Chances are, you have been a “smart shopper” at least once and have bought items on sale at a discounted price. Have you ever ordered an item online that was on sale or had a “Buy One, Get One” type of deal? Regardless of the deal, you’ve just received your product at a discounted price. What you don’t see, is all of the work going on behind the scenes to ensure you are paying the right, discounted price for your item.
Whether you are placing an order online, in the store, or over the phone, a robust promotion engine is required to evaluate any promotions tied to a certain item. Promotions can be systematically stored in an Order Management System (OMS) or can be calculated by a 3rd party promotion engine. Each time an item is added to the shopping cart, a promotion engine will recalculate the order to determine every eligible discount the customer will receive. This can be incredibly complex when there are hundreds of different items and order based promotions offered to the customer.
Let’s take a further look at the types of promotions.
Line Level Promotions: Line level promotions are tied to individual items on an order. Some examples of these include a “Buy-One, Get-One” (BOGO) discount or Sale Items (25% off all Jeans). These are specifically tied to items in the promotion engine.
Order Level Promotions: Order level promotions are tied to the overall order. Some of the more popular examples of these include Free Shipping or a Free Gift, which usually require a dollar amount to receive. Both are applied at the order level and take the overall order total into account.
Each time a change is made to the order, the promotion engine must recalculate all discounts at the order and line level. For instance, if a “Free shipping over $100” discount is being offered and you build your shopping cart to $110, the promotion would be applied. However, if you remove an item and the order total drops to $90, the discount should be removed from the order.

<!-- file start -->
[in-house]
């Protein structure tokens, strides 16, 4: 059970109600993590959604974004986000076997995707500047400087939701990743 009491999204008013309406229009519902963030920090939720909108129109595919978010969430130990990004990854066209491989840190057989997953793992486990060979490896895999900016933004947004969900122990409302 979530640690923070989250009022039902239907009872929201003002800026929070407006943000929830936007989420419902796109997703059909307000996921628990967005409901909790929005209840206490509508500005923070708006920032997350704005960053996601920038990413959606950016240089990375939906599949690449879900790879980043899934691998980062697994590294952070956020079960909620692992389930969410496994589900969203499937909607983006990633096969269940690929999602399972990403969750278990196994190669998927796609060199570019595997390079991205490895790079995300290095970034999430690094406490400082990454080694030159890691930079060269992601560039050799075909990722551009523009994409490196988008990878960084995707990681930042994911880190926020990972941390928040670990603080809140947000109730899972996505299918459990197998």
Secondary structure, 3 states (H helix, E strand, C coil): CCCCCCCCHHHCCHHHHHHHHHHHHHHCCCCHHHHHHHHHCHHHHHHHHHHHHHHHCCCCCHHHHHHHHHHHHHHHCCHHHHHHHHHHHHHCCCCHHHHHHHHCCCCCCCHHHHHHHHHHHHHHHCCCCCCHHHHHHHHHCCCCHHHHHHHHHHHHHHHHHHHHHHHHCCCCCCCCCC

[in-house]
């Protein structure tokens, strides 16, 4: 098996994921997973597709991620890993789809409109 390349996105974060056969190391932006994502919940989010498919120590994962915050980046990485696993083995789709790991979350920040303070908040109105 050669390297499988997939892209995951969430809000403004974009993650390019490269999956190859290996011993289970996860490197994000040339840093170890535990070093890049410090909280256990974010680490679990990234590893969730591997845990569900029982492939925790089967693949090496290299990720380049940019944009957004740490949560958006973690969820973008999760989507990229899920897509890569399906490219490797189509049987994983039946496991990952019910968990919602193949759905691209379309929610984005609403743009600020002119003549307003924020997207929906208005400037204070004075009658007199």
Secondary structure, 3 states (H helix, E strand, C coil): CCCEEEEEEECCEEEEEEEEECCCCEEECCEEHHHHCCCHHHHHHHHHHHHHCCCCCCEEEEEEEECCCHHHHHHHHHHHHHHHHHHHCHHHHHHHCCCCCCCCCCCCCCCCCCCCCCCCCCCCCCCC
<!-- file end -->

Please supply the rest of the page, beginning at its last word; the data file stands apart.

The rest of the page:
In the case of the 3rd party promotion engine, messaging is sent between the OMS and the 3rd party engine to calculate and receive discount amounts on any order changes. The rules to determine discounts can be stored in either system. Most times, items can only have one discount applied to them. Companies often give the customer the best discount in this case for that particular item/order.
Another form of discount is a coupon code. These are tied to a specific discount amount, but still need to be evaluated by some promotion engine. The evaluation should check the validity of the coupon code and also determine how it can be applied to the order. If there are other order and line level promotions on the order already, how does a coupon code affect the order? All of this logic should be build inside the promotion engine so that it knows how to properly price the order.
As you can see, there are plenty of factors that go into determining the right price for an order or item when promotions and coupons are involved. For complex orders, it is important that a promotion engine be robust enough to give the right discount to the customer. Sales, discounts, promotions, and coupons are all ways of increasing customer sales. A poor experience in calculating a discount can directly lead to a loss of sales.
If you are interested in learning more about promotion engines and how they interact with an Order Management System, reach out to us at Bricz (www.bricz.com).
Contributors: Kevin Quigley